Saturday, July 29, 2006

Why Does Waste Equal Wealth?

Andrew Sullivan wrote something the other day that lodged itself in the back of my mind:

It occurs to me that the global warming debate is not unlike the WMD-terrorist debate, except the sides are reversed. Accrding to Ron Suskind, Dick Cheney's "one percent doctrine" means that if there's a one percent chance that a terrorist could have access to a WMD, we must act as if it were a certainty - because the outcome, however unlikely, would be too disastrous to risk. On global warming, Gore expresses a not-too-dissimilar equation: if there's a small chance that human behavior could lead to environmental catastrophe, we should act as if it were a certainty - because waiting too long is too big a risk to take.
Like George Will and other "true" conservatives (gotta love the current cleavage of the GOP, no?), Andrew appears to advocate the position that there's no need for any unprudent response to global warming (the joke comes to mind of the man who drowns in a flood because he told all the rescuers that came along to help him that he'd put his faith in God, only to have God ask him up in heaven why he had turned away the rescuers He had sent). By "unprudent," of course, they mean any regulations or measures that might slow down the neckbreak gluttonous accumulation of wealth that rampant consummerism has spawned. The underlying assumption being that a healthy economy will resolve any potential catastrophe better than, well, common sense is how it seems to me, but...anything that might impact the gathering of wealth.

But Andrew's comparison of Gore's mission to Cheney's gnawed away at some deeply held, but not quite conscious, concept in my worldview. At first I thought it was the obvious moral problem with war (i.e., that what Cheney advocates leads directly to the brutal murdering and mutilation of innocents, whereas what Gore advocates may [only may, mind you] curb economic growth, but if implemented carefully won't equal, what it is, 30-50 horrendous deaths a day now?), but the more I thought about it I realized that it's more a position on the moral issues surrounding consumerism.

I grew up rather poor in a large family. I recall in the early 80's being truly appalled to hear that some people considered shopping a "hobby." Shopping in our family was hard work (coupons and buying in bulk, etc.). It wasn't the notion that folks had disposable income that offended me (I'm not anti-capitalism, and disposable income is how charites are funded and art is purchased); I could see rich people all around. Rather, it was the notion that some people would set out to spend that money just to spend it, capriciously. That concept is still obscene to me. It's wasteful.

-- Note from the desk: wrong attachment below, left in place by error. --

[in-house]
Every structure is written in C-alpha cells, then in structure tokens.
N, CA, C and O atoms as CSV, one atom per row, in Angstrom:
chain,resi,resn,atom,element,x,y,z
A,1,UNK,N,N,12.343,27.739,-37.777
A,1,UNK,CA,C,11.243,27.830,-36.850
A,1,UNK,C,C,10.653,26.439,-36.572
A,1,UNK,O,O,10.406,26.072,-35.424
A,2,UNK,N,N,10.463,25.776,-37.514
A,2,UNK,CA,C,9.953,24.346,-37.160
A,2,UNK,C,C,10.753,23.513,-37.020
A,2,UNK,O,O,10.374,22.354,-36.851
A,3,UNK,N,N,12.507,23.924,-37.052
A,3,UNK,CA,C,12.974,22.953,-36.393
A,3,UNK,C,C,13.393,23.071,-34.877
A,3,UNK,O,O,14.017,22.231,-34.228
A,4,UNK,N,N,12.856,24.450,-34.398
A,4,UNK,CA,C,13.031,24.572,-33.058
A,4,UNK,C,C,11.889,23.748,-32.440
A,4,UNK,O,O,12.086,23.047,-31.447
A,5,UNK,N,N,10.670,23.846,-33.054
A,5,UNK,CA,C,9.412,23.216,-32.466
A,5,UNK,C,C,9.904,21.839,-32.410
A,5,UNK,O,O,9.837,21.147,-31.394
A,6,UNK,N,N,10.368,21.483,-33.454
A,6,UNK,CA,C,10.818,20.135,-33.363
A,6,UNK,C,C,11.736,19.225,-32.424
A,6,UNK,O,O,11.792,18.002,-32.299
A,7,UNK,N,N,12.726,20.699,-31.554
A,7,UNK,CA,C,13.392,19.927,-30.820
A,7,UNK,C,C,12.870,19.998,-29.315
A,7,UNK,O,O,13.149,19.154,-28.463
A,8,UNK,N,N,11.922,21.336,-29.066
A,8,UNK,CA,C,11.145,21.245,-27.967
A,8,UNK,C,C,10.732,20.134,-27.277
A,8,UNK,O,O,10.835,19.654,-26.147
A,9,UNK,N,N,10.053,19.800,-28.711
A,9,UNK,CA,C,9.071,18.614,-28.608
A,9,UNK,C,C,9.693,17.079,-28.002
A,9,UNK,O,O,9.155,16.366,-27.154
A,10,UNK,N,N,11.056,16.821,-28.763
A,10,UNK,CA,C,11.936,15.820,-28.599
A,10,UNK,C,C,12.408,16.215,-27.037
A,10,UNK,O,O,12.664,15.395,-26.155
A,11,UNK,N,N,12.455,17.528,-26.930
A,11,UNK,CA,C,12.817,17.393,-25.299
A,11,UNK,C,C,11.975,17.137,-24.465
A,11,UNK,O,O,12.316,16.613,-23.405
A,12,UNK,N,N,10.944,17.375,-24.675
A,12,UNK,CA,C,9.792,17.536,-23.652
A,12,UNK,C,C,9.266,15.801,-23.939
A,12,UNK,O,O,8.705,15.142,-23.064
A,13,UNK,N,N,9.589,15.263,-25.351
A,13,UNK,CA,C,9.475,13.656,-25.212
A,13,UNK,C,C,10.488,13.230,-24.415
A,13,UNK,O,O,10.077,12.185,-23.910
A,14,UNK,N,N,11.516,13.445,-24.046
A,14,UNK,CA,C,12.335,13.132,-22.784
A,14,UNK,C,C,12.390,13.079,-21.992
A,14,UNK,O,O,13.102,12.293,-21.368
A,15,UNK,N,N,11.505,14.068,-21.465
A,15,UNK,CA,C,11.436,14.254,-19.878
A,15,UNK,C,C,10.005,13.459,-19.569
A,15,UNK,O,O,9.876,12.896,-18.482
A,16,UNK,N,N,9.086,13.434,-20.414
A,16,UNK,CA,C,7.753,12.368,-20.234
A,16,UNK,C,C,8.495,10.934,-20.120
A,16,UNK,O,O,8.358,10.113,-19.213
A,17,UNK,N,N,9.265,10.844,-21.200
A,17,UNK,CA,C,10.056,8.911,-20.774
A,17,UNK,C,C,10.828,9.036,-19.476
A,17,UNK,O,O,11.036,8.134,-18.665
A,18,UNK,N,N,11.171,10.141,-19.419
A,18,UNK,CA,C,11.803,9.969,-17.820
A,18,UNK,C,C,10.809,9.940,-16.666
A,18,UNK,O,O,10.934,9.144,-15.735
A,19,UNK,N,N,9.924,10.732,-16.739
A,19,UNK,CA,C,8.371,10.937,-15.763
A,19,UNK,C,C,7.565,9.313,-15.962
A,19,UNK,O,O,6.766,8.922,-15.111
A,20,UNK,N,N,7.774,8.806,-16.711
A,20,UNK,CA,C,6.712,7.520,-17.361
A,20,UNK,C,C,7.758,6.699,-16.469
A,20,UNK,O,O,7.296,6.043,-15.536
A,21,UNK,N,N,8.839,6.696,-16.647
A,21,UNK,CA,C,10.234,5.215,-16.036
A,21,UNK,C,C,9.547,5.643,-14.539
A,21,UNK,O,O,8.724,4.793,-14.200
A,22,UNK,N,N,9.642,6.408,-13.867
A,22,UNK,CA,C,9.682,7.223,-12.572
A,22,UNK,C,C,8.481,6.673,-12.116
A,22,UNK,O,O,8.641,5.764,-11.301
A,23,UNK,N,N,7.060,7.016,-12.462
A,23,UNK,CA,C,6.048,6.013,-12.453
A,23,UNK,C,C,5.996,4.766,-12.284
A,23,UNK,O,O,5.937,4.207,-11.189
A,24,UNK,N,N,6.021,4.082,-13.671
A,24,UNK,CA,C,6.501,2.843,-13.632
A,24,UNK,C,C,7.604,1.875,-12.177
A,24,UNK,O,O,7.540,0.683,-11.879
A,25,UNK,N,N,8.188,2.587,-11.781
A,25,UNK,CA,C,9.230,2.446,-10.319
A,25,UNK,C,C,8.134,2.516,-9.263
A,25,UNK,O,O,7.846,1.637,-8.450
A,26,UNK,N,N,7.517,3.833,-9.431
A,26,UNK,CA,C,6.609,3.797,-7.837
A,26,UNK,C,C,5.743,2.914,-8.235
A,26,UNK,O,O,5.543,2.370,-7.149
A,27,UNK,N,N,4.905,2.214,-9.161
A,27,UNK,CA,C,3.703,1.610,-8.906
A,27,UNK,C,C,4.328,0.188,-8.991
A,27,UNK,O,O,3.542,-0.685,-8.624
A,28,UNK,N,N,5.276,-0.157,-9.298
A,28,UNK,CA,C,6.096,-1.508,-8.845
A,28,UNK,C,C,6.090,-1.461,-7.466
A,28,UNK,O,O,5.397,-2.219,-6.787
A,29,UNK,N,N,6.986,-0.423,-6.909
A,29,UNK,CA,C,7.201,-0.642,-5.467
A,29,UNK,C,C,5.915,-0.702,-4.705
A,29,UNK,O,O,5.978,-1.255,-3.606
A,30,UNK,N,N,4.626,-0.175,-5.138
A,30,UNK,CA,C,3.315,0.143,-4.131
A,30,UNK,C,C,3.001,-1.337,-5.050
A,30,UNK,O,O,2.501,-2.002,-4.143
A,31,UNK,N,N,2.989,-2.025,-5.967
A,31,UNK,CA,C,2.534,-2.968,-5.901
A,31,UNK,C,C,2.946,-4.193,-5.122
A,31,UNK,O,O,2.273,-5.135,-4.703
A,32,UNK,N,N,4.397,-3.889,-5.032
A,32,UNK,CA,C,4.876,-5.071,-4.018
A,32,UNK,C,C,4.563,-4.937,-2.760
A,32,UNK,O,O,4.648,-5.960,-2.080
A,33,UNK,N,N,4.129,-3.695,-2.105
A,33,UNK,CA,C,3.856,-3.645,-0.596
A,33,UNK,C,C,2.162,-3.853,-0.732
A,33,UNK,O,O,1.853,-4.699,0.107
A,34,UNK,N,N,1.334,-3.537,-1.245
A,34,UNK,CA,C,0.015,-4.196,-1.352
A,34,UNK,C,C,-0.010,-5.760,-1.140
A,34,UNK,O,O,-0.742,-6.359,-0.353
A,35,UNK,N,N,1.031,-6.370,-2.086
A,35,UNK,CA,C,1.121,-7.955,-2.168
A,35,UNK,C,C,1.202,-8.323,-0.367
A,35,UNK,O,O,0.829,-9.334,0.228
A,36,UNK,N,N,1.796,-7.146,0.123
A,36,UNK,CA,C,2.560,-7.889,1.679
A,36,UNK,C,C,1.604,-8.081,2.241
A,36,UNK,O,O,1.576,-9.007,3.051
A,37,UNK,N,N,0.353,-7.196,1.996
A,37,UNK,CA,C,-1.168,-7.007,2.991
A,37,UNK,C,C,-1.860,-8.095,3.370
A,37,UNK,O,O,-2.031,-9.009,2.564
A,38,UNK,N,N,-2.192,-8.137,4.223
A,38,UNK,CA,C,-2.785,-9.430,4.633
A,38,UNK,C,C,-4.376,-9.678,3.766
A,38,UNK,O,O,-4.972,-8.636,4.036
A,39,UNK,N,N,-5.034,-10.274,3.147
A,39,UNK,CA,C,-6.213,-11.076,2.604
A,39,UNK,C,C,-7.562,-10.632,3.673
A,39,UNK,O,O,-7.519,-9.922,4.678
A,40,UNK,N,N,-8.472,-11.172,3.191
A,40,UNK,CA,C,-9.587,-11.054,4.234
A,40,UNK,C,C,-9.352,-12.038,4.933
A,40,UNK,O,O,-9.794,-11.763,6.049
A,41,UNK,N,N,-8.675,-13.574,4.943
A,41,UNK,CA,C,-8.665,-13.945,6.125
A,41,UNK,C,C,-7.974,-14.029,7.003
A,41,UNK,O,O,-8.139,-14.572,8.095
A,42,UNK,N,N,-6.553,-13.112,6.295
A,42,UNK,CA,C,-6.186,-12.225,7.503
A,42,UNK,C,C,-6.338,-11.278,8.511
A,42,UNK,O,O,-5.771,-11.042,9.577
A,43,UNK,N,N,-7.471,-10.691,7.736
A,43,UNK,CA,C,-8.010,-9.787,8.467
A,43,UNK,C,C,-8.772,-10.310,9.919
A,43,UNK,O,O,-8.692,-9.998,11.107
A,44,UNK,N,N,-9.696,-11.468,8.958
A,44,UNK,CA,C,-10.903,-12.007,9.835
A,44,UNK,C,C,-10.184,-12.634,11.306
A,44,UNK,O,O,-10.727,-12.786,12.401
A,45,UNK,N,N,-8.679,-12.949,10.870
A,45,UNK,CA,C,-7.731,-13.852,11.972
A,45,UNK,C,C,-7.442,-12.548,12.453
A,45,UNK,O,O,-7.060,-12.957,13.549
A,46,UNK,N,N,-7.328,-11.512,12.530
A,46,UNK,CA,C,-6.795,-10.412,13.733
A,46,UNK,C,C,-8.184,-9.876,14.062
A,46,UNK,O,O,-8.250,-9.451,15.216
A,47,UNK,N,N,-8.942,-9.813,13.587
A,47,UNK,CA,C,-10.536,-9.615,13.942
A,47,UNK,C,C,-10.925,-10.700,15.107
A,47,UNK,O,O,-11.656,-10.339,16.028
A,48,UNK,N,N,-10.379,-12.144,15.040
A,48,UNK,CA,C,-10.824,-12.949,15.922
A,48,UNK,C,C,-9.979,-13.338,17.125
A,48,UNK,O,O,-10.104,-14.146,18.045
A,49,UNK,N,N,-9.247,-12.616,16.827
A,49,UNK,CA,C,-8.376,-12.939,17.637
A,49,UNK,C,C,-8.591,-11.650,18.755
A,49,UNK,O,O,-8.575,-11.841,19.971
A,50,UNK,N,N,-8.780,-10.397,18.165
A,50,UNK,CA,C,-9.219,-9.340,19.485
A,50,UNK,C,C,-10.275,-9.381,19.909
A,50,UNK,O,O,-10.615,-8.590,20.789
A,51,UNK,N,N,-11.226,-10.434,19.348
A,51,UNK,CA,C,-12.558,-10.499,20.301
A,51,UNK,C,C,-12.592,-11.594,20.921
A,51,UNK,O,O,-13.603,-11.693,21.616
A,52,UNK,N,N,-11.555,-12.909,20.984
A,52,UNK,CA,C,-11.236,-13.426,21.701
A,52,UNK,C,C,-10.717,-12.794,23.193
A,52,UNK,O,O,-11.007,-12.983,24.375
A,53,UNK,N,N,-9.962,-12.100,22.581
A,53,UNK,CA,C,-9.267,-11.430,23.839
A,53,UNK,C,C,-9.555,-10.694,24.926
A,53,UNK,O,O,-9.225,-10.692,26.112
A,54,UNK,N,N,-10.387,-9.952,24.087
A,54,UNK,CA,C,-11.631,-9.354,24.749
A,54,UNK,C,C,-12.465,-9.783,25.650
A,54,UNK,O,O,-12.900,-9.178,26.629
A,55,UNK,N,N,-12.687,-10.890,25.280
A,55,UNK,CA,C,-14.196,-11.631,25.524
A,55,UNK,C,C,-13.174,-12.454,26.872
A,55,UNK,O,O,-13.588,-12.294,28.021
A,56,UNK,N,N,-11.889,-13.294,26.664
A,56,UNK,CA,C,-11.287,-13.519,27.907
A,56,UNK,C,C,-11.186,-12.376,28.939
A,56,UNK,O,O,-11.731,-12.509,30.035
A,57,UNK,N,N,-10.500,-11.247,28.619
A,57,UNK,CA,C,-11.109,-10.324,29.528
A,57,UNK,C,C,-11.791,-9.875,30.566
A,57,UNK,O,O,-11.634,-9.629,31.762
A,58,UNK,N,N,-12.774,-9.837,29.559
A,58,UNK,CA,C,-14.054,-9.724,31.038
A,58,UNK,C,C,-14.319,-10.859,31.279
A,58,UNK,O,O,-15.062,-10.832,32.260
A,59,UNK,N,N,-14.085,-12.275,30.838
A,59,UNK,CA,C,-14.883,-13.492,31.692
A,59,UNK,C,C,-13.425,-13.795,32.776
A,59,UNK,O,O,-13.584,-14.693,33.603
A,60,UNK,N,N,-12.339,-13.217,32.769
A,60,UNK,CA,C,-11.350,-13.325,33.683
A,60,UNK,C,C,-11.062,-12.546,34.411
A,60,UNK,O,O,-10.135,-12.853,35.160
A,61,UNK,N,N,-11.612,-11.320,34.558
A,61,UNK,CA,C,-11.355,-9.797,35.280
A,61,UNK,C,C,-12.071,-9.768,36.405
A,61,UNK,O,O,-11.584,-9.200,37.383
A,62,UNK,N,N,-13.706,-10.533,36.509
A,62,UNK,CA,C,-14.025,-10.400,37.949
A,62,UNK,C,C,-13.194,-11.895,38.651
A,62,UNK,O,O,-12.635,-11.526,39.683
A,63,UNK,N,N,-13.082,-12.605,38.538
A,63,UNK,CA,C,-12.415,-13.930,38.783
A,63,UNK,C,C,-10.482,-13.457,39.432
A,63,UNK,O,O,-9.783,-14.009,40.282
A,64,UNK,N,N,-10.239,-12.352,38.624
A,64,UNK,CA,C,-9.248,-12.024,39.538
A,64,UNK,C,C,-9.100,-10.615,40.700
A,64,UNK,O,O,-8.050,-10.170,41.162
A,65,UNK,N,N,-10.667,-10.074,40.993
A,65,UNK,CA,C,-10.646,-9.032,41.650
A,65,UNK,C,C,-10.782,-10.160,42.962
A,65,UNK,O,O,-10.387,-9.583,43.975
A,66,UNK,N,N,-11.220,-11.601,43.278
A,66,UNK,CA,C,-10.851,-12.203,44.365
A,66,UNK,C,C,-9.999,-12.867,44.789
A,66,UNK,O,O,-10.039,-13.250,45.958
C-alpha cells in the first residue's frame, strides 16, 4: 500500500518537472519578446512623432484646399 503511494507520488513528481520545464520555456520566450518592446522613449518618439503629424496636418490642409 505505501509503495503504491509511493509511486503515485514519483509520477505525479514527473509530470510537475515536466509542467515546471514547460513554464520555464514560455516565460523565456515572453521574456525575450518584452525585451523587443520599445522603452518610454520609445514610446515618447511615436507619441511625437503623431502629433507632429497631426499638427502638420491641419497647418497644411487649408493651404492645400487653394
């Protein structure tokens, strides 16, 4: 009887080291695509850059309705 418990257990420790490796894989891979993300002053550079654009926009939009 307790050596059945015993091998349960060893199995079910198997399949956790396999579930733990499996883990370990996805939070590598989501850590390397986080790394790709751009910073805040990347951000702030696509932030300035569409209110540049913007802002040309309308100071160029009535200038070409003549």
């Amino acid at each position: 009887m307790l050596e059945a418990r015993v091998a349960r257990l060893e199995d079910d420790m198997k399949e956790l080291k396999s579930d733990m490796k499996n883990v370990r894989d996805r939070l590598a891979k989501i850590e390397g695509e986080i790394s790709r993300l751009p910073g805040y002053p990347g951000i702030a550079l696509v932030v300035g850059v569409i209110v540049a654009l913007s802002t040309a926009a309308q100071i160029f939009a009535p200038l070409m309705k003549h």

But in many ways that concept fuels our current economy. In a nutshell, consumerist capitalism operates on the premise that waste equals wealth. This seems counterintuitive to me. Wealth is the accumulation of material possessions or resources. Spending money just to spend it should equal the opposite of wealth (how good a shopper would one have to be such that a majority of impulse purchases would appreciate?). It's like getting high. If your buzz is the economy, and your substance of choice is the consumption of materials for its own sake, it's moronic to think your buzz can grow and grow without you eventually crashing. It can't grow indefinitely without causing serious harm. You will hit a wall.

I've had debates about this with pro-unchecked-consumerists before. They hide behind a disingenuous taking of offense that I would suggest where to draw a line (despite my not actually having done that) and immediately jump to point out the obvious---that my business relies on disposable income (although I shudder to think it relies on impulse purchasing). They seem to imply that the truly important line will be obvious when we arrive at it and that until then unchecked consuming should be encouraged (the eat, drink, and be merry, for tomorrow your home might float off to the next county argument?).

To be fair, Andrew has suggested modest adjustments:
A prudent attempt to rein in carbon dioxide emissions seems a no-brainer to me. A dollar rise in the gas tax would be the most effective way to achieve this.
But then goes on to note that Americans are not likely to warm up to any idea that requires sacrifice. The obscene part of this being that many Americans feel curbing their unbridled buying of bigger and bigger and more and more actually equals sacrifice.

Now, clearly wealth is good. It provides security and a better standard of living. But buying unneeded throwable products just for the buzz it provides is an addiction that's out of control and culturally should be discouraged. A new model of wealth, with an emphasis on saving, is much more prudent and something one would assume "true" conservatives would advocate. With all the advantages we know would come from a lower dependence on foreign oil, for example, it is unconscionable that our leaders aren't preaching conservation.